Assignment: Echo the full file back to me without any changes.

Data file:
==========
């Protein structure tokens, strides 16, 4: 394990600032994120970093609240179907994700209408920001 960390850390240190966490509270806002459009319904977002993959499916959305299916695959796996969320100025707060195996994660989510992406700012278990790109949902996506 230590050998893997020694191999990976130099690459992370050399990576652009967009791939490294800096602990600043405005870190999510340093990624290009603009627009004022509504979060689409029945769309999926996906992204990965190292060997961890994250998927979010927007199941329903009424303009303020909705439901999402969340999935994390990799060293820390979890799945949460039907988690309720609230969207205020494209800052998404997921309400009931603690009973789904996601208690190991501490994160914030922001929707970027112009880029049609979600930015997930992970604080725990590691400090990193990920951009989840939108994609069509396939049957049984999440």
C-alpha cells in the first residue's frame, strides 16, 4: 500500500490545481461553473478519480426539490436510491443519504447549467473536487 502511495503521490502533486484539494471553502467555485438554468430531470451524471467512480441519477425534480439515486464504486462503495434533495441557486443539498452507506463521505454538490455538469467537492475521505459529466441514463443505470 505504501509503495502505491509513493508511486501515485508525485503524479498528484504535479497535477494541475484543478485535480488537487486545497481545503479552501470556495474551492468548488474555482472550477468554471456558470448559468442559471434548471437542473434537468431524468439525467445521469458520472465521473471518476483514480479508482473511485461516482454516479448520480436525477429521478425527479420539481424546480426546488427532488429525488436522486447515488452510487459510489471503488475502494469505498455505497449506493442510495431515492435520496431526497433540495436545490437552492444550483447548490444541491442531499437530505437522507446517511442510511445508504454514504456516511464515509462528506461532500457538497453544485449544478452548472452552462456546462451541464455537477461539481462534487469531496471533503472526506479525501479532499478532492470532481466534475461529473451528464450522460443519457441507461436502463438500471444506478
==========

């Protein structure tokens, strides 16, 4: 394990600032994120970093609240179907994700209408920001 960390850390240190966490509270806002459009319904977002993959499916959305299916695959796996969320100025707060195996994660989510992406700012278990790109949902996506 230590050998893997020694191999990976130099690459992370050399990576652009967009791939490294800096602990600043405005870190999510340093990624290009603009627009004022509504979060689409029945769309999926996906992204990965190292060997961890994250998927979010927007199941329903009424303009303020909705439901999402969340999935994390990799060293820390979890799945949460039907988690309720609230969207205020494209800052998404997921309400009931603690009973789904996601208690190991501490994160914030922001929707970027112009880029049609979600930015997930992970604080725990590691400090990193990920951009989840939108994609069509396939049957049984999440």
C-alpha cells in the first residue's frame, strides 16, 4: 500500500490545481461553473478519480426539490436510491443519504447549467473536487 502511495503521490502533486484539494471553502467555485438554468430531470451524471467512480441519477425534480439515486464504486462503495434533495441557486443539498452507506463521505454538490455538469467537492475521505459529466441514463443505470 505504501509503495502505491509513493508511486501515485508525485503524479498528484504535479497535477494541475484543478485535480488537487486545497481545503479552501470556495474551492468548488474555482472550477468554471456558470448559468442559471434548471437542473434537468431524468439525467445521469458520472465521473471518476483514480479508482473511485461516482454516479448520480436525477429521478425527479420539481424546480426546488427532488429525488436522486447515488452510487459510489471503488475502494469505498455505497449506493442510495431515492435520496431526497433540495436545490437552492444550483447548490444541491442531499437530505437522507446517511442510511445508504454514504456516511464515509462528506461532500457538497453544485449544478452548472452552462456546462451541464455537477461539481462534487469531496471533503472526506479525501479532499478532492470532481466534475461529473451528464450522460443519457441507461436502463438500471444506478